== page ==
Hand-Selected Recipes and Stories Straight to Your Inbox

Ranji McMillan's mom baking pies

Photo courtesy of Ranji McMillan

Ranji McMillan's mom baking pies

|

Read these Mother's Day shout-outs from the Southern Kitchen staff

Mother's Day is possibly the most important holiday in the South, because as you know, nobody loves Mama like we do down here. So in the spirit of showing love to the ladies who raised and reared us, in good times and bad, a few Southern Kitchen team members decided to share a few thoughts on their moms, praising her like we should.

Ranji McMillan
What’s the best thing about your mom that you know more than anybody else in your family?
My mom is a problem-solver. She’s smart, quick, and resourceful. It was a struggle to make ends meet when me and my siblings were kids. She was a single mom and she made sure we were well-fed and happy at all times. She can pull a rabbit out of a hat at the exact moment you feel all hope is gone.

What piece of advice did your mom give you growing up that’s been the most valuable to you?
“Don’t make yourself a liability. Document everything. Know where your files are.” It sounds serious, but that practice has gotten me very far. I’m never fumbling to find a receipt, the minutes of a conversation, or proof of insurance. I once combatted a citation in court and the counselor said he had never seen someone as prepared as I was that day. I told him, “I get it from my mom." He said, “Well she would be very proud”. Naturally, I won my case.

What’s your favorite dish that your mom cooks, and why?
Chicken and rice. I know it seems simple, but it's absolutely perfect. It “sticks to your ribs." The chicken is perfect and juicy, and the rice very well-seasoned.

A few years ago, I got bad case of bronchitis. My mom wasn’t happy with that diagnosis. I woke up the next day with her at my door, with a whole chicken and a bag of rice in a duffle bag. She simply said, “Where are your pots?” I slept like a baby that night. I was glad she invited herself over and took over my kitchen.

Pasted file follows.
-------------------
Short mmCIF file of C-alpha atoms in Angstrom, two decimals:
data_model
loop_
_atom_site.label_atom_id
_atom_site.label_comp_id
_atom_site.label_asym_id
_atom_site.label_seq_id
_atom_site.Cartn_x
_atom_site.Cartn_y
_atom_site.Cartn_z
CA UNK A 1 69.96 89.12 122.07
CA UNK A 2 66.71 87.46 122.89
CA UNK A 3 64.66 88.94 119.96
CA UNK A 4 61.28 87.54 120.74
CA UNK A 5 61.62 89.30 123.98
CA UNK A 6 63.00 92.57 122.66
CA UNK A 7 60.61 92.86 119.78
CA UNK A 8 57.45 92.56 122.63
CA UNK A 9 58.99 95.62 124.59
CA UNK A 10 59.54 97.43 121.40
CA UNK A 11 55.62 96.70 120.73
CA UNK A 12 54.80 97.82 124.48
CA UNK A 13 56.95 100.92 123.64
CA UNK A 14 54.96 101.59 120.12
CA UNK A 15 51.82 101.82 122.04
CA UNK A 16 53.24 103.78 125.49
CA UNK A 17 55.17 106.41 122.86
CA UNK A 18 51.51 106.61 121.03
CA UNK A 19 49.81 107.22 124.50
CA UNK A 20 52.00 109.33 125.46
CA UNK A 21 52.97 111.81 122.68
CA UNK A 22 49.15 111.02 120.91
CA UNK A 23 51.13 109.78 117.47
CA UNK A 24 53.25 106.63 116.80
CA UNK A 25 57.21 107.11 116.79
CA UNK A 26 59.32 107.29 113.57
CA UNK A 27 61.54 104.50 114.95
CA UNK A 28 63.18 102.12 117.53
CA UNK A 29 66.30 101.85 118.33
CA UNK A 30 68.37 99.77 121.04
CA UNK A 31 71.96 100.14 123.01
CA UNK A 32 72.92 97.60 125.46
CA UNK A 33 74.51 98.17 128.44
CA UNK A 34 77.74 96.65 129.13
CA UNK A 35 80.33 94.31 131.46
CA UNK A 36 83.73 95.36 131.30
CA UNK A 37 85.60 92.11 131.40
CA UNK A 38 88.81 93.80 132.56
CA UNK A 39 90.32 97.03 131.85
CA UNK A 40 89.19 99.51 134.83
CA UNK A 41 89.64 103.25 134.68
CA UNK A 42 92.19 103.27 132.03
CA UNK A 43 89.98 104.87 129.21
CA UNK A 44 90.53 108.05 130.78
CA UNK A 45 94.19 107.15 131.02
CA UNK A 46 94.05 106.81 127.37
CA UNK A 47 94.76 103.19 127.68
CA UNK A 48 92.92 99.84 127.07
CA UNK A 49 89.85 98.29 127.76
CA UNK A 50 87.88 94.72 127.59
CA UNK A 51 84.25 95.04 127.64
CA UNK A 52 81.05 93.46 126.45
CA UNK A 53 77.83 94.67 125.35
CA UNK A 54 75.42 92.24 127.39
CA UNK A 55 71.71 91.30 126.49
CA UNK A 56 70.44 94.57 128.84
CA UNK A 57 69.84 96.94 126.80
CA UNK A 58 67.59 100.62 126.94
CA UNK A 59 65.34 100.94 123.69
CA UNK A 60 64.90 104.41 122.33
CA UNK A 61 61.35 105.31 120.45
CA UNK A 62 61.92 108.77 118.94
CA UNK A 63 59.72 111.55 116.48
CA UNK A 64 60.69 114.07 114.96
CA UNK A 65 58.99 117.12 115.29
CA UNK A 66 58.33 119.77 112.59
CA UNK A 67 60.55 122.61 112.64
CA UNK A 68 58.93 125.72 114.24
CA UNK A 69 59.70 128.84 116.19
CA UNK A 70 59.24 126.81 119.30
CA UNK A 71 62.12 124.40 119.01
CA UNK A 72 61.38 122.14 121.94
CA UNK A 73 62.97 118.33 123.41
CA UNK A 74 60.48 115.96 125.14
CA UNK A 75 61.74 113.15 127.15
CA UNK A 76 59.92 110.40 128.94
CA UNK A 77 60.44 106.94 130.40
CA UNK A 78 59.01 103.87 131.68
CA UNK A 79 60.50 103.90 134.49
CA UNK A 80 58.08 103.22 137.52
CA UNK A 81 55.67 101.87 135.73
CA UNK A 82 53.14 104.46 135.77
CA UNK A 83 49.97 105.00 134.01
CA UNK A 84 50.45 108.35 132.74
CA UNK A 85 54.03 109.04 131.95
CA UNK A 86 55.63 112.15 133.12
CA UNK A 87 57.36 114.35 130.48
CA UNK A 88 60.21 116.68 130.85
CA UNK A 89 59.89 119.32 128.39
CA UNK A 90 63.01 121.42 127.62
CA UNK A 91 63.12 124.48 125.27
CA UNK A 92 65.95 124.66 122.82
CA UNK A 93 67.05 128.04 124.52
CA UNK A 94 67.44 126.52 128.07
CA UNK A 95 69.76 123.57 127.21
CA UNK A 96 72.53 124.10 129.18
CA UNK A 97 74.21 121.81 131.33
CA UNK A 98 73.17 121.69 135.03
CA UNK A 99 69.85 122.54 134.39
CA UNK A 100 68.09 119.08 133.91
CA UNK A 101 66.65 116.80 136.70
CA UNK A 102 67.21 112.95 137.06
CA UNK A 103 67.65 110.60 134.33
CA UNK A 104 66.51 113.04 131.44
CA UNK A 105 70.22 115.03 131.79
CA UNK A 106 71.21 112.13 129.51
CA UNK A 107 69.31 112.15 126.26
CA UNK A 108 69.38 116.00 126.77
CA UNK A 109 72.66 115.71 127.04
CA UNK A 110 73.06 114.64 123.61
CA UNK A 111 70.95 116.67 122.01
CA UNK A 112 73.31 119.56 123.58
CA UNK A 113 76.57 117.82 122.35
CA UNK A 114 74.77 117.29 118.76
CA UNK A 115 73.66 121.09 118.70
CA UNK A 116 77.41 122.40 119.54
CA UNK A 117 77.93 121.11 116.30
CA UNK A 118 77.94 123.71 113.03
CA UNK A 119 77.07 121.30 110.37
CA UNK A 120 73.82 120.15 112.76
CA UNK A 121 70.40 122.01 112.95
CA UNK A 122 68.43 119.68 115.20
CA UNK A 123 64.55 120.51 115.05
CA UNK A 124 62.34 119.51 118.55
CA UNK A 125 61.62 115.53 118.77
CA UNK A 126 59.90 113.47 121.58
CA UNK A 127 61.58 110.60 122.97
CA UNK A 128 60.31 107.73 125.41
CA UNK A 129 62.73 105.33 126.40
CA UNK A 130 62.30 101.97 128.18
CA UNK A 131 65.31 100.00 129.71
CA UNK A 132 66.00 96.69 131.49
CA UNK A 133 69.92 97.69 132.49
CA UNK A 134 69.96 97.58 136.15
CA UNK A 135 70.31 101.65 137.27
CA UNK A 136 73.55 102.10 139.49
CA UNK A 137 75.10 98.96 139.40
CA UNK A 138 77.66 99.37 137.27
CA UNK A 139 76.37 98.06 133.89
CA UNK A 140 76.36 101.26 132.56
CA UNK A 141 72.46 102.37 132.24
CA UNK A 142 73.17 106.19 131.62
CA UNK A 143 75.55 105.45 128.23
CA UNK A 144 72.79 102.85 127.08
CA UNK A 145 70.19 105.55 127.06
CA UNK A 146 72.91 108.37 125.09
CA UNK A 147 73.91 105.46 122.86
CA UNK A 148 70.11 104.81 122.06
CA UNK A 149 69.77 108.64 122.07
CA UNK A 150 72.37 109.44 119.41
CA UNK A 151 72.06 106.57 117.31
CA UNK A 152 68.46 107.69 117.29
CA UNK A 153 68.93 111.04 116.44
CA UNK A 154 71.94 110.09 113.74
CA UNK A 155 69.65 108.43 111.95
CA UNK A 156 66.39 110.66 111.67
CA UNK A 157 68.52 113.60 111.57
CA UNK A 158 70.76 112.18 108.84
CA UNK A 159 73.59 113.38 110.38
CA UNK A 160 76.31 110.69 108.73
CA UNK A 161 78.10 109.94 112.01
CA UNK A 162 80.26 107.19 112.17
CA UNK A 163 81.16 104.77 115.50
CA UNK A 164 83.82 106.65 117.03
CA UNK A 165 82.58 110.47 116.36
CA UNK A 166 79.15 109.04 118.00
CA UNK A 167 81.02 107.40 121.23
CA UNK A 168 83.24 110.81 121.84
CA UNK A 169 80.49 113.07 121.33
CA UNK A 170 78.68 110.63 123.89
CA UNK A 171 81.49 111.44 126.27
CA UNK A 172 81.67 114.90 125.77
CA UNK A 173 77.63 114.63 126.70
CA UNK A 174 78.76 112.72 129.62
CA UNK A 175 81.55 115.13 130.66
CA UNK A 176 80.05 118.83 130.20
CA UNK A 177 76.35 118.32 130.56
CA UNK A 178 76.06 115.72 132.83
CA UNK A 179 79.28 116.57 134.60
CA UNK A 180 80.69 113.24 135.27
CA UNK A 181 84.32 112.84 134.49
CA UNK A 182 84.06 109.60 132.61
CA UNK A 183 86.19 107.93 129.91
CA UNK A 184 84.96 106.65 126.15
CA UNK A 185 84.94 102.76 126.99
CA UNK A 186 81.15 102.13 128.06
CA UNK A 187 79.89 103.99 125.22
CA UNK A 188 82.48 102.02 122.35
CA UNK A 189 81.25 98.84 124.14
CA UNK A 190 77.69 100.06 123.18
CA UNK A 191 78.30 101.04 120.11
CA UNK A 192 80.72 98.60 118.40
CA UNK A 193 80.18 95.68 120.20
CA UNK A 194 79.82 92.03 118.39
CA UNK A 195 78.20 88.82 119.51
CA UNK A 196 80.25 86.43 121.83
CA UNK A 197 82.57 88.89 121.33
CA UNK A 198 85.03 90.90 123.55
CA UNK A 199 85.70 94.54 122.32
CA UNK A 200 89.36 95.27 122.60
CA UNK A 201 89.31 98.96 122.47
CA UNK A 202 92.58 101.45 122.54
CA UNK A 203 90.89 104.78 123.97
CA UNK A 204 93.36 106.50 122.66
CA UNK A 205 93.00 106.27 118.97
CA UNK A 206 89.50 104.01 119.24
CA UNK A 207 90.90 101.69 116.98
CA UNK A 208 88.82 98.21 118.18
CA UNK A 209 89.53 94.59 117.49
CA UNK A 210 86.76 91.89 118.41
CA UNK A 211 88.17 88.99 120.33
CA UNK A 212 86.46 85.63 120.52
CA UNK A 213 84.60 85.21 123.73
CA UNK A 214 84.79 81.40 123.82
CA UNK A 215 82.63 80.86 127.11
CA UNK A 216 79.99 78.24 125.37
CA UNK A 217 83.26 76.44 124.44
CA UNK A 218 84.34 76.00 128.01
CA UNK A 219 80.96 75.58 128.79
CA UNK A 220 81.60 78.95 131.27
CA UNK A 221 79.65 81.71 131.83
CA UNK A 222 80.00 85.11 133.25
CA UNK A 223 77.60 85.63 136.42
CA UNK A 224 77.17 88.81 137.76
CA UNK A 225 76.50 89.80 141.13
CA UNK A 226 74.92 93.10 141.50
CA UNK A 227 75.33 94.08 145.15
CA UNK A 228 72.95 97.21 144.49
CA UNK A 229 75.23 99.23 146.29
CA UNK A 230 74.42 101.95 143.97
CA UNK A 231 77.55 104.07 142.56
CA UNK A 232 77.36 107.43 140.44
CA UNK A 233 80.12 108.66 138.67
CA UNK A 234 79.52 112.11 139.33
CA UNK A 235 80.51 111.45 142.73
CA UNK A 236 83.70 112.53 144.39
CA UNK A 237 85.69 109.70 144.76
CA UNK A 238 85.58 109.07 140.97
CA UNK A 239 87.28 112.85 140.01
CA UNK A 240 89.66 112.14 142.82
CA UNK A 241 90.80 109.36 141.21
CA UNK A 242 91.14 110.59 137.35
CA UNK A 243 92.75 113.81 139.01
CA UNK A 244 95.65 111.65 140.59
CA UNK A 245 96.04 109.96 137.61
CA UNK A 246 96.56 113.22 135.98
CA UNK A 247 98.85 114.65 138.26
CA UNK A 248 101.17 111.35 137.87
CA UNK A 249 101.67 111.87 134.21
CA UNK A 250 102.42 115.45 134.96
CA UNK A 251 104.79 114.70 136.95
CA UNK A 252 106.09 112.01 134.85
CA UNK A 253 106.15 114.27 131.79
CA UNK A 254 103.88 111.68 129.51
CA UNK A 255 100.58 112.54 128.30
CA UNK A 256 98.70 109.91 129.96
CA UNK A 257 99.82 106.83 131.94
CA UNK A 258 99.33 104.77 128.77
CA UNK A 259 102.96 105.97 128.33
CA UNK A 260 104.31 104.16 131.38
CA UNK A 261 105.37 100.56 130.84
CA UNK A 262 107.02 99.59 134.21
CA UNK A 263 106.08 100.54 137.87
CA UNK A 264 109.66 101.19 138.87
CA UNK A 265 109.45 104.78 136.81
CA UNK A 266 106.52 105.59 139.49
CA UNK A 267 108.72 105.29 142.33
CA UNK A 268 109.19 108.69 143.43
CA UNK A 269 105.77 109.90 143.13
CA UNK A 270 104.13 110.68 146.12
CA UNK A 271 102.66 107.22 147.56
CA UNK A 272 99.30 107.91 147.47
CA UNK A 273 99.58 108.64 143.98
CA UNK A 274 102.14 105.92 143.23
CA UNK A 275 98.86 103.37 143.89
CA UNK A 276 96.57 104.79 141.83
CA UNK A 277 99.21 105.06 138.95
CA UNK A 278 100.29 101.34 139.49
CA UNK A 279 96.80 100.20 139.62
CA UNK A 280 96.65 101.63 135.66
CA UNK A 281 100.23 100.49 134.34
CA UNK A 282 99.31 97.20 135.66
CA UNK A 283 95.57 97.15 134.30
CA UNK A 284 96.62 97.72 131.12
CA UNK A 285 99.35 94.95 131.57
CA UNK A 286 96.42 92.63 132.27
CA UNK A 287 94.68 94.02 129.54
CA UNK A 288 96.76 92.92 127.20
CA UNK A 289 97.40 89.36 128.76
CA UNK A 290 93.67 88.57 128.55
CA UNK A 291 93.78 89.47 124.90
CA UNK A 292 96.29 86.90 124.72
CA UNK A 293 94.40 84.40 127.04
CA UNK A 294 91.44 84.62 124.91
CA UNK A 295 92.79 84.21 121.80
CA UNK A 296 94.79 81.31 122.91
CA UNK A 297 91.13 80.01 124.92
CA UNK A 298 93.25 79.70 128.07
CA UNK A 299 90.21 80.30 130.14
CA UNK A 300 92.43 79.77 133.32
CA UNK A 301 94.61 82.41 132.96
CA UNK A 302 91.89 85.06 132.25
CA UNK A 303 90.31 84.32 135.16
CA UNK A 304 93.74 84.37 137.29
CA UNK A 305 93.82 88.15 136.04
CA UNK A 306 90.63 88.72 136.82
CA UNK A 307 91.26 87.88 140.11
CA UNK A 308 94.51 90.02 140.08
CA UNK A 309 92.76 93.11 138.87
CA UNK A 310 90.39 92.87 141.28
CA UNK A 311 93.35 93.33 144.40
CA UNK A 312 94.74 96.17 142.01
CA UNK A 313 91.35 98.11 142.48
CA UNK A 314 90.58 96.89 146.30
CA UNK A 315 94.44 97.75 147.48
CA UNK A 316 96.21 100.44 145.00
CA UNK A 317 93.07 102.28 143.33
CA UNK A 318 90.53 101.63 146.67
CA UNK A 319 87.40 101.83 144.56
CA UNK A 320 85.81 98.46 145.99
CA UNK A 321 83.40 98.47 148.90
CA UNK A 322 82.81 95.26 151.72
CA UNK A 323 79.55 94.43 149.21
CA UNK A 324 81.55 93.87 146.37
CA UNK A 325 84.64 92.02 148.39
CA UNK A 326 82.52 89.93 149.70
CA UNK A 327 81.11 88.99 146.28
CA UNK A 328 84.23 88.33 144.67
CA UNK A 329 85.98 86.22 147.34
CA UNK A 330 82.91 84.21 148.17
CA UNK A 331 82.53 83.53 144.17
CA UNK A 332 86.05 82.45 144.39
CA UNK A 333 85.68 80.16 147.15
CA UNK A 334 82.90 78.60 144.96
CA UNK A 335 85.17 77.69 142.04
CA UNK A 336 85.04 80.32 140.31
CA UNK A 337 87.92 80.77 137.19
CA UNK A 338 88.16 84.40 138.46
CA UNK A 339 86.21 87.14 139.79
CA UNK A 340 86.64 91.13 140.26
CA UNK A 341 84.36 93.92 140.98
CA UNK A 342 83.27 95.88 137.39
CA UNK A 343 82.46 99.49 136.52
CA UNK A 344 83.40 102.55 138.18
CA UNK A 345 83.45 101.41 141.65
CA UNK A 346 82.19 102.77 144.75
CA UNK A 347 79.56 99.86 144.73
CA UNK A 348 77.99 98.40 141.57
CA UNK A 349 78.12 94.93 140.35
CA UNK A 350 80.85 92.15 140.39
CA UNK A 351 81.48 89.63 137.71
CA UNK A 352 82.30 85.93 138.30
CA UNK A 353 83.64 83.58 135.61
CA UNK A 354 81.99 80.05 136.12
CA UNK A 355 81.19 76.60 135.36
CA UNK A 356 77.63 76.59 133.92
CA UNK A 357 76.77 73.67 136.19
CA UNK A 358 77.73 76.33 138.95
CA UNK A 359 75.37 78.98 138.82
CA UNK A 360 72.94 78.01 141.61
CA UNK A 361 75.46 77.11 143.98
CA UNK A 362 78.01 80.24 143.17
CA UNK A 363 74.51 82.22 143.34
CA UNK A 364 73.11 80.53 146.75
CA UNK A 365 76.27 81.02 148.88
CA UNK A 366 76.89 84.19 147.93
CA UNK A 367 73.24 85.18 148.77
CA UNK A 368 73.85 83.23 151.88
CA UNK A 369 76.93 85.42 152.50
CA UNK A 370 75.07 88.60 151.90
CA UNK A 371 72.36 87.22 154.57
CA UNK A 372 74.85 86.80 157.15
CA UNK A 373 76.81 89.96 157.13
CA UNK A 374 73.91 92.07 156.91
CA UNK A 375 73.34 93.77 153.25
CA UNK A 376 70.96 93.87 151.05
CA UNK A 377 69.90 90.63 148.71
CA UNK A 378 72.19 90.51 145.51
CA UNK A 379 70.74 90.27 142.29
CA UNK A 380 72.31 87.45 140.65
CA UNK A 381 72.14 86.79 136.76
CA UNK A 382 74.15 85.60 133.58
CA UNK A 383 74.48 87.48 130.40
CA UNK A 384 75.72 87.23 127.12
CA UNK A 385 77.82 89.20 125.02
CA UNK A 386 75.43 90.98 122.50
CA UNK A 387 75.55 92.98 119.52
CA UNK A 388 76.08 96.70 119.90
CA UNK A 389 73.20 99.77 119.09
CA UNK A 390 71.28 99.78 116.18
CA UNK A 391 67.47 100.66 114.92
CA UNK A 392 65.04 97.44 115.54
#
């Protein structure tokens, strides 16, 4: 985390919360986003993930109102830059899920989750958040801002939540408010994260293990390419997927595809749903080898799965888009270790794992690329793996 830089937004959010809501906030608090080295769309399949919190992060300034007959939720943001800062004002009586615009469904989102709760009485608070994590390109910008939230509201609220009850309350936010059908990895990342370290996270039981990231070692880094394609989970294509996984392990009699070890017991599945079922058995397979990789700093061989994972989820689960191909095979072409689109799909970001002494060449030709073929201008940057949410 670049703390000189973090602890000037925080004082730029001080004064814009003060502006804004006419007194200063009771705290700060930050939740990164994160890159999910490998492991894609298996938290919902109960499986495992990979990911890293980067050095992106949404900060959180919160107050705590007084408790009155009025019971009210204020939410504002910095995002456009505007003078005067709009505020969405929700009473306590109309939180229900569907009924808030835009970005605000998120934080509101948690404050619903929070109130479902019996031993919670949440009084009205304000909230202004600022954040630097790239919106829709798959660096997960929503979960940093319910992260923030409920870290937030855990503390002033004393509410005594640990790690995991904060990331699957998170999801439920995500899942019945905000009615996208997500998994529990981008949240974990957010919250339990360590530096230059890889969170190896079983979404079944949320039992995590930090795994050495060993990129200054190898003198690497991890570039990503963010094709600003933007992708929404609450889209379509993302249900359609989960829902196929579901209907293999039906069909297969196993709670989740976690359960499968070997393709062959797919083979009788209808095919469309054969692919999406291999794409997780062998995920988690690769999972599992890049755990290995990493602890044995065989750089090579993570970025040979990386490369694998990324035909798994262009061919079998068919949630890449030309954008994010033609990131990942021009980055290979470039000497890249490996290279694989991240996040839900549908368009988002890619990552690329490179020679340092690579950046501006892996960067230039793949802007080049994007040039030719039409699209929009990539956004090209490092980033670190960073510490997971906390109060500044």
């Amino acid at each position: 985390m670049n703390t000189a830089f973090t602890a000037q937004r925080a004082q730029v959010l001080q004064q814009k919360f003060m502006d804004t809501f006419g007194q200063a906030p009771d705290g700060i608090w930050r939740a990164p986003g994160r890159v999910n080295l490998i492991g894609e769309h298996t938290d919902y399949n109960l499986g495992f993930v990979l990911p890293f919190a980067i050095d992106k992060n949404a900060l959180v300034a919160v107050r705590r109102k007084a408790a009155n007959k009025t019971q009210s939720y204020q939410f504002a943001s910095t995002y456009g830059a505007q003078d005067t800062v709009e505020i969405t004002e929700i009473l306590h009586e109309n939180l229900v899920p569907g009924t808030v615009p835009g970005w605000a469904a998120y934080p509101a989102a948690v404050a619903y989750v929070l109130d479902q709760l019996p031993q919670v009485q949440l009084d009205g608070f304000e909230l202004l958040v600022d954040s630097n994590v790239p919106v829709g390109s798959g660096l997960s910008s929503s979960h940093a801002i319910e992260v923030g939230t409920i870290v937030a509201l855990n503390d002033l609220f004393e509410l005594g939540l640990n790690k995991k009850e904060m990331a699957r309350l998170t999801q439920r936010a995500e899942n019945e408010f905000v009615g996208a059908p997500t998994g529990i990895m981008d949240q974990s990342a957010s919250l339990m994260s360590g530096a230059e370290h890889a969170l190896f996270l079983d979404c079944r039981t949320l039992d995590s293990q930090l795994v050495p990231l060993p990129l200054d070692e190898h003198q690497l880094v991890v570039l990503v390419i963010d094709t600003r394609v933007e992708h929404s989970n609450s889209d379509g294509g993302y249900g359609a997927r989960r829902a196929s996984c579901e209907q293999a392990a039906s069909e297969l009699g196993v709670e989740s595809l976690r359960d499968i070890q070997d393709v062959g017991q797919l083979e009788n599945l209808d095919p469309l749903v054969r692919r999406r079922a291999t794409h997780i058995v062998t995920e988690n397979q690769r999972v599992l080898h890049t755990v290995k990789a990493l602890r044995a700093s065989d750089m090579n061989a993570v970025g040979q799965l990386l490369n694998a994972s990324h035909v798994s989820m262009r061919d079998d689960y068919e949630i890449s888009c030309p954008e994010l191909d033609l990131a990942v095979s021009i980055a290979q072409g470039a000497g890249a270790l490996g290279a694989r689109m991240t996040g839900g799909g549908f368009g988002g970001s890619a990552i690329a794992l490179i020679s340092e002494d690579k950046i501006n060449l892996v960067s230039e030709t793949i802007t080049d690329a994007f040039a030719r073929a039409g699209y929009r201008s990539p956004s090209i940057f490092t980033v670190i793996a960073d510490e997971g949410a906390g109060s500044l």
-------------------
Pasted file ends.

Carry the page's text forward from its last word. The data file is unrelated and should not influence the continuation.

Anything else you’d like to add about your mom?
My mom is the best mom a girl like me could ask for. I’ve always been a different, awkward, and eccentric artist. My mom never tried to change that. She has four kids between 30 and 42 years old, and we are all very different. But thanks to her we all seek true happiness, love, and laughter, and we all belong to the same Wonder Woman.


Elisabeth Schrock

What’s the best thing about your mom that you know more than anybody else in your family?
I’ve always admired that my mom is never afraid to be her true and full self, no matter the circumstances. If she’s near live music, she will be dancing and singing without a care in the world! Full disclosure… this used to be totally embarrassing, but now it’s just awesome.

What’s your favorite dish that your mom cooks, and why?
My mom is Italian, so I’ve got to say her Italian wedding soup. It’s pretty dang good. It really hits the spot when it’s cold and gloomy out. But you absolutely cannot eat it without a piece of lightly buttered Italian-style bread (and no, you cannot substitute a different type of bread).

Anything else you’d like to add about your mom?
Happy Mother’s Day, momma! Love ya.


Kate Williams

What piece of advice did your mom give you growing up that’s been the most valuable to you?
Always eat three colors. When I was in middle school, my mom went back to work and didn’t want to have to keep cooking every weeknight for our entire family. So she split up cooking duties between her, my siblings and me, and my dad. We each had to cook one night a week, and the only rule was that dinner had to include three different colors of food, and shades of brown didn’t count. It was a good way to make sure we actually ate vegetables, for sure, but it also helped to cement the idea in my head that we experience food visually, not just by eating it. I still feel like I’m not eating a balanced meal unless it has at least three colors. This may sound kind of trivial, but it has helped me stay relatively healthy throughout a career in food writing, and it has helped me think about my own recipe writing in a similar light.

What’s your favorite dish that your mom cooks, and why?
My mom is a really good cook, but she doesn’t have many signature dishes that I can draw from. She’ll experiment with new recipes fairly frequently, but they’ll almost always be healthy and vegetable-forward. (See above.)

However, she always makes the same two cookies at Christmas every year: angel bars and pecan puffs. The angel bars are a nutty, coconut bar cookie, topped with a lemon glaze that are pretty much the only cookie I can’t say no to.


Author image

Mike Jordan is Southern Kitchen's former associate editor. He was also the host of our podcast, Sunday Supper. His work has appeared in a variety of publications including The Huntsville Times, American Way, Upscale, Time Out, NewsOne, Fatherly and Thrillist, where he served as the founding Atlanta editor. He lives in East Point, Ga., with his amazing wife and daughter, and loves writing, playing alto saxophone, cooking, craft beer, and cocktails. He is admittedly much better at these things than basketball, so never choose him for your pickup team.

Next Article:
How to throw the best cookout ever